Some of you have already read about Anabel Vargas. I wrote several blogs about her some time ago as she struggled with the Customs and Immigration Service to get her husband legally admitted to the United States after he voluntarily left and returned to Mexico. See Anabel #1, Anabel #2, and Anabel #3 to read these posts.
Today, I’m writing about her own story, as part of my People series. I wrote about Rise & Shine (click to read), the restaurant where she works, back in August. Anabel (they call her Bel-Bel at the restaurant) has worked there for 13 years, and she has been a waitress for twenty years.
I wanted to include a photo, but she wouldn’t let me take one. I’m not sure why. At her worst, she’s a very pretty lady. Oh, well.
When I asked her what she liked best about her job, her eyes lit up. She told me she loves the customers. She likes visiting with them, getting to know them, learning to know when they are particularly sad or happy about something. She enjoys meeting new people as they come in. She enjoys cheering them up when they are down and sharing in their joy when they are happy about something. She also likes to learn from her customers.
When I asked her what she disliked the most, she had to think for awhile. She has such a happy disposition it’s hard for her to think of negatives. Finally, she said the one thing she didn’t like about her job was customers with bad attitudes. She said she could understand when someone who was normally nice just happened to have a bad day and was not his or her normally friendly self. That was no problem. She would try to cheer them up, but if she couldn’t, she would understand and overlook any slights that might arise that day.
What really bothered her was customers who just always had a bad attitude. She hastened to say that these represented a very small minority, but there were some. There are apparently some customers of long standing, people who should know her and the other waitresses and the food well enough to know better, who just always had bad attitudes. Always complaining about the food or service of something, or maybe just frowning their way through life without a cheerful word for anyone. These are the ones who make her job difficult.
Personally, I have trouble seeing what anyone could fuss about with either the food or the service at Rise & Shine. These must be people who just go through life looking for something to complain about.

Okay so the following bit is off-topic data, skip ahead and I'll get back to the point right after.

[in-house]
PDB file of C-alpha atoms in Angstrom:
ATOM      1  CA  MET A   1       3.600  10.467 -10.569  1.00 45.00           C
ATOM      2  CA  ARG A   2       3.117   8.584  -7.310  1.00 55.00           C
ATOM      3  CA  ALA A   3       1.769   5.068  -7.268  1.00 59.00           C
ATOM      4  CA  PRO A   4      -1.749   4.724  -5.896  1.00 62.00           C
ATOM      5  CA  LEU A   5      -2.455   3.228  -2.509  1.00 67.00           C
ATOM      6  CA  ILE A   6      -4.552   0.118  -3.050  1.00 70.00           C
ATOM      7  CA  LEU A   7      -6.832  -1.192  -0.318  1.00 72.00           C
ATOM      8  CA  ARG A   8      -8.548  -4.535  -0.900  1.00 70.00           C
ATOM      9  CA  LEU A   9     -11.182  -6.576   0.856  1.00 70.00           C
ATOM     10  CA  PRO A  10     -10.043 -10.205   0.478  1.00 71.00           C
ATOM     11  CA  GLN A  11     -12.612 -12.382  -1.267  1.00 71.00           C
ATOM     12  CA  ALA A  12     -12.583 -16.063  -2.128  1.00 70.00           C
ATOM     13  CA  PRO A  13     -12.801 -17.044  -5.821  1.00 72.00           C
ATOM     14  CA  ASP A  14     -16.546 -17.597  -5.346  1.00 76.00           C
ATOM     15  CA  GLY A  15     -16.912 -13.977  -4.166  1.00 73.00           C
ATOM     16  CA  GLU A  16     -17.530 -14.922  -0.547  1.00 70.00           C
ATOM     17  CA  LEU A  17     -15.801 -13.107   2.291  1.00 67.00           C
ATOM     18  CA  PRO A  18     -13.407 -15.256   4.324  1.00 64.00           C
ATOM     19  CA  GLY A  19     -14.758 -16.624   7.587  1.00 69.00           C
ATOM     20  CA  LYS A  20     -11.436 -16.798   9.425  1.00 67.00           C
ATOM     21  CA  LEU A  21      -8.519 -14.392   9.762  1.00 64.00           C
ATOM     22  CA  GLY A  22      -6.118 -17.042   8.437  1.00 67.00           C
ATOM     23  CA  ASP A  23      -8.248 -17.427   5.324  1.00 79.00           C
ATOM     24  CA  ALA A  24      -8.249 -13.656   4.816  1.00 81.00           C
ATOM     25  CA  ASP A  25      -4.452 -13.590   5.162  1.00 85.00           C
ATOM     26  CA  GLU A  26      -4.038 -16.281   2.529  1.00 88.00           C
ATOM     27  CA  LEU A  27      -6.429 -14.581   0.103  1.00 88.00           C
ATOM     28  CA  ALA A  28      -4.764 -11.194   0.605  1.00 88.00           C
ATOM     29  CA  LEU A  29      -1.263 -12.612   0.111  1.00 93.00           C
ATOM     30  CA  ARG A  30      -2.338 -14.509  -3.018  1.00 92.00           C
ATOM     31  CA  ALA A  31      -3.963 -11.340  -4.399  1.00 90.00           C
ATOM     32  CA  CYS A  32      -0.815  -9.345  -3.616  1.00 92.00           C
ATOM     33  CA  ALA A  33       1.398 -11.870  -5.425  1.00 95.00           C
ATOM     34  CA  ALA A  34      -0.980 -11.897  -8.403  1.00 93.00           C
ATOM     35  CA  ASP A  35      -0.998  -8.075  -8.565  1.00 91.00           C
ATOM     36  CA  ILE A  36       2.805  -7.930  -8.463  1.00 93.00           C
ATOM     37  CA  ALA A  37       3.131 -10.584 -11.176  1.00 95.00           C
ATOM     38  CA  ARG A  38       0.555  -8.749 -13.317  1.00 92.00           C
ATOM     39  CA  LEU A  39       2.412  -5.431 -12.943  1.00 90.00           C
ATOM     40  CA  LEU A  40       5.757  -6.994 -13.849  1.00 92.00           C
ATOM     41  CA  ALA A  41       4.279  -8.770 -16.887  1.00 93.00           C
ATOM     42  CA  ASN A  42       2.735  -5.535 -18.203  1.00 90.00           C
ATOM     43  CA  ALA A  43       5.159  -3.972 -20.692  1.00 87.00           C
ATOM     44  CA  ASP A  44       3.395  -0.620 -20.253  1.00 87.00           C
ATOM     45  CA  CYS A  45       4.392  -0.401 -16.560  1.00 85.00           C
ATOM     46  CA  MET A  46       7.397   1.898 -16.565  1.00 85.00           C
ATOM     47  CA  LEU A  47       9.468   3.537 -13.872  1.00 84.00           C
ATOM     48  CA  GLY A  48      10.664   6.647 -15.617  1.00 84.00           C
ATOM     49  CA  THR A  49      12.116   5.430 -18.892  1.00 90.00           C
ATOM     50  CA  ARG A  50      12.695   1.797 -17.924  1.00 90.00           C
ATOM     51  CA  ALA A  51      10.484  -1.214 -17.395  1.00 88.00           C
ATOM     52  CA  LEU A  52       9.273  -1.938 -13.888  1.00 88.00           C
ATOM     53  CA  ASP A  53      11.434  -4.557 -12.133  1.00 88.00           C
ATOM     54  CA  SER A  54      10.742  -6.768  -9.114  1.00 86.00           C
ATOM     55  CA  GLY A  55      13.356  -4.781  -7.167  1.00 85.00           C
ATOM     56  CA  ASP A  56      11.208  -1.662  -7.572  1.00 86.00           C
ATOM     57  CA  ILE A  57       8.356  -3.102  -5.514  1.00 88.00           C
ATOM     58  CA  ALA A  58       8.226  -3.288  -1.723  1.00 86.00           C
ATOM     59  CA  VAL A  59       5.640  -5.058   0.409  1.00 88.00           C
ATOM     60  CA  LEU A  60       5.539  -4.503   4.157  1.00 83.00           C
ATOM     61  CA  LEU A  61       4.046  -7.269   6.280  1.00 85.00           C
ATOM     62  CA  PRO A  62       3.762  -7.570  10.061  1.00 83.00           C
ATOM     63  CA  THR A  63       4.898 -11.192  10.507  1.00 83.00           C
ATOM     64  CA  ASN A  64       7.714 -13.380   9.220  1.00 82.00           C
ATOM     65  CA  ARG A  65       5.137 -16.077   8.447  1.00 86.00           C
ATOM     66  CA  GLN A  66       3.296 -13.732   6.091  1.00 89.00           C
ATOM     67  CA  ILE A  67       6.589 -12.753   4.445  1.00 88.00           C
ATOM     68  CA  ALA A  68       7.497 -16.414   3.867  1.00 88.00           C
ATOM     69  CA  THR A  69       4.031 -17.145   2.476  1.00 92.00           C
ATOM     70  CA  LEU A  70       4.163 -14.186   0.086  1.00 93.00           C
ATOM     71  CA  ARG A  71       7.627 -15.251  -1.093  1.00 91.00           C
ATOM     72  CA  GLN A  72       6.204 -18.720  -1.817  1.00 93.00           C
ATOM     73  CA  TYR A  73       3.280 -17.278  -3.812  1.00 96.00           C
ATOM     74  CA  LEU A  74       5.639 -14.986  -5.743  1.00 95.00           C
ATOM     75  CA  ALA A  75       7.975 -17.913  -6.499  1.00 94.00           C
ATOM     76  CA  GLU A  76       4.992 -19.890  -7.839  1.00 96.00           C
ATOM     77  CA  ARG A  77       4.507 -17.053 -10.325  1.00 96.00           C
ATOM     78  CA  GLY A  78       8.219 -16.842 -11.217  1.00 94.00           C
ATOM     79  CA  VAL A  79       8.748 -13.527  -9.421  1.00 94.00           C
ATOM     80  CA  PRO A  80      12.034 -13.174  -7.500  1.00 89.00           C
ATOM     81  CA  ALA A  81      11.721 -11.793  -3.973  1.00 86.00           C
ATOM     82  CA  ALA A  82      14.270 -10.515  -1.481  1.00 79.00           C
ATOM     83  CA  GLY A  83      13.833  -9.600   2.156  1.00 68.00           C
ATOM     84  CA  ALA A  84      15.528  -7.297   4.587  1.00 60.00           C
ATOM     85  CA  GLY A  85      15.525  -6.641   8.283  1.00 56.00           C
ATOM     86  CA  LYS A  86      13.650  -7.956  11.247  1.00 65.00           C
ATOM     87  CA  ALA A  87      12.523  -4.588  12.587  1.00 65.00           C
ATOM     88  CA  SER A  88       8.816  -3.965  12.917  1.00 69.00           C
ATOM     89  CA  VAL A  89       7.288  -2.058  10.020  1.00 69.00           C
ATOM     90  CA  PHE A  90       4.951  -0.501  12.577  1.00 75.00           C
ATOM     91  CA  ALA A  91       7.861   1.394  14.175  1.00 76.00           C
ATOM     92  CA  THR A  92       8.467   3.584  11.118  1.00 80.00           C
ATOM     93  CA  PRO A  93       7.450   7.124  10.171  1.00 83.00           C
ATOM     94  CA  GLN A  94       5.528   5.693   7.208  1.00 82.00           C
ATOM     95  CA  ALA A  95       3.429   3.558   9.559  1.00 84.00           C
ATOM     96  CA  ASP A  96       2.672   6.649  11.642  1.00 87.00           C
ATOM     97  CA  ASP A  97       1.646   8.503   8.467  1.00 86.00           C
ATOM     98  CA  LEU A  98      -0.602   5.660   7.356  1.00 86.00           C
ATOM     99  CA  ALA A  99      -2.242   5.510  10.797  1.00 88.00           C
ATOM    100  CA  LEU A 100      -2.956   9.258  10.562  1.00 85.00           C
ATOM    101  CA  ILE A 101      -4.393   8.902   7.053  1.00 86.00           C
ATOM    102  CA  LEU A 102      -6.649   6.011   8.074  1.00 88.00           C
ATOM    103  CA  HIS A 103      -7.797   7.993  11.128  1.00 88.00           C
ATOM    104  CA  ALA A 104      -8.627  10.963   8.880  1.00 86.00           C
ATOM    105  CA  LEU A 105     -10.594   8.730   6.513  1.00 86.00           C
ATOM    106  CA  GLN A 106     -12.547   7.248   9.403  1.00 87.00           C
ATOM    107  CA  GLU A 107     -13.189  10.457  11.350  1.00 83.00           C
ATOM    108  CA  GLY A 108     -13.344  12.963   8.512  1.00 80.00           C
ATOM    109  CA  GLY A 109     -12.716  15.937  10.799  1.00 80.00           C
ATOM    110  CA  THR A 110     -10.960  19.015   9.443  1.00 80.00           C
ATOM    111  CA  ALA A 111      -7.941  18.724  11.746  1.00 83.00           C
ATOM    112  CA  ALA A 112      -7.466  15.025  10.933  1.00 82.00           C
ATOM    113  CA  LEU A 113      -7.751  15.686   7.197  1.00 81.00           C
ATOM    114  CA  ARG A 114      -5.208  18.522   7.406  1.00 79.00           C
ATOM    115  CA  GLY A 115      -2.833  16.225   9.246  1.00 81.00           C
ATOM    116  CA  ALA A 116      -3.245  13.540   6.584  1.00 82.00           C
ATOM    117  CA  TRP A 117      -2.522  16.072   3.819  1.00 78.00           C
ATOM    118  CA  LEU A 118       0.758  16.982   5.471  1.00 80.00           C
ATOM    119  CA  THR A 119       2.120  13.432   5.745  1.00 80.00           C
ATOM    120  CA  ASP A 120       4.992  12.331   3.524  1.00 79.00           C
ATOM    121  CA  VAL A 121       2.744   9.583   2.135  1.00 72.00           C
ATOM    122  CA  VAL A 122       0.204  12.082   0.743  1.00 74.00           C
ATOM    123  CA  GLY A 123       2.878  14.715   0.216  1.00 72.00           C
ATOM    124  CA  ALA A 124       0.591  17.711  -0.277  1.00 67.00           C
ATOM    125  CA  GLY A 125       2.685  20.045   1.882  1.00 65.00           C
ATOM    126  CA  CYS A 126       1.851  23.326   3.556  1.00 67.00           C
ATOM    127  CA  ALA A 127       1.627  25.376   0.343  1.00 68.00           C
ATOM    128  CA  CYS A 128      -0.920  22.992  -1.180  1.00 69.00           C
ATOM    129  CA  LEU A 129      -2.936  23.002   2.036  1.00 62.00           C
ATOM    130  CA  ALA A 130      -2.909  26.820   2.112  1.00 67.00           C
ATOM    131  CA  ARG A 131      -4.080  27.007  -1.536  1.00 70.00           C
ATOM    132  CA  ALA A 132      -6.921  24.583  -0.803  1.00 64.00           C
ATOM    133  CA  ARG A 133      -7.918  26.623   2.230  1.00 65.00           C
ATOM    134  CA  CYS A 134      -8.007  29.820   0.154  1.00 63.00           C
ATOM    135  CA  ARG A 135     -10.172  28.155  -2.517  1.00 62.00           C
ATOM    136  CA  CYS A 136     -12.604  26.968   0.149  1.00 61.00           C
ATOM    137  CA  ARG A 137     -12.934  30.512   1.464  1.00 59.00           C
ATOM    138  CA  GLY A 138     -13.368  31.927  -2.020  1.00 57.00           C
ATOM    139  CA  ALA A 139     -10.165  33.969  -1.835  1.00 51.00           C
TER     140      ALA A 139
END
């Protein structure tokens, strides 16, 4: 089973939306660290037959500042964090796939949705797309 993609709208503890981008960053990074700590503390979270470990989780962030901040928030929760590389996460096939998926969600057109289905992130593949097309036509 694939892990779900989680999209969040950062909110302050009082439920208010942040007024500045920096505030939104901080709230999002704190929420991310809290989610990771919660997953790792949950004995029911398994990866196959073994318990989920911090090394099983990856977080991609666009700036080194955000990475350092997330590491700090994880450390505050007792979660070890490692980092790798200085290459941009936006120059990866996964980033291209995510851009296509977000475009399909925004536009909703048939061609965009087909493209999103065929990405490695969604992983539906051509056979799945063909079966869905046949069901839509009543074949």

In addition to her husband, who has been back home as a legal immigrant for some months now, Anabel lives with her two sons. One is 17 and the other 13. I haven’t ever met either of these boys, but I would imagine, knowing their mother, that they are happy young men with attitudes of kindness.
Her parents live nearby and are very dear to her. Her mother has been fighting cancer for a number of months now, and Anabel has been at the center of efforts to help. Chemotherapy now has it in remission. I pray it will stay that way.
In her spare time, Anabel likes to knit and crochet. I’m not sure how much spare time she has, though, with her job, raising teenage boys, and helping with her mother.
Anabel is a quiet, happy, industrious young lady of great character. If you have people like her among those you deal with in your daily life, you are indeed blessed.
How many waitresses, cashiers and others who serve you do you know anything about? What do you do to let them know you care about them as individual human beings? Readers want to know.
WANA: We may not have it all together, but together we have it all.
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I am glad that Anabel’s husband is back home now and is a legal resident. Hope her mother does okay. Have I met her at Rise and Shine? Maybe you’ll have to refresh my memory.
Probably. She’s the only Hispanic waitress there.
Anabel is indeed a likeable and nice young lady.
Absolutely. Thanks, Sharon.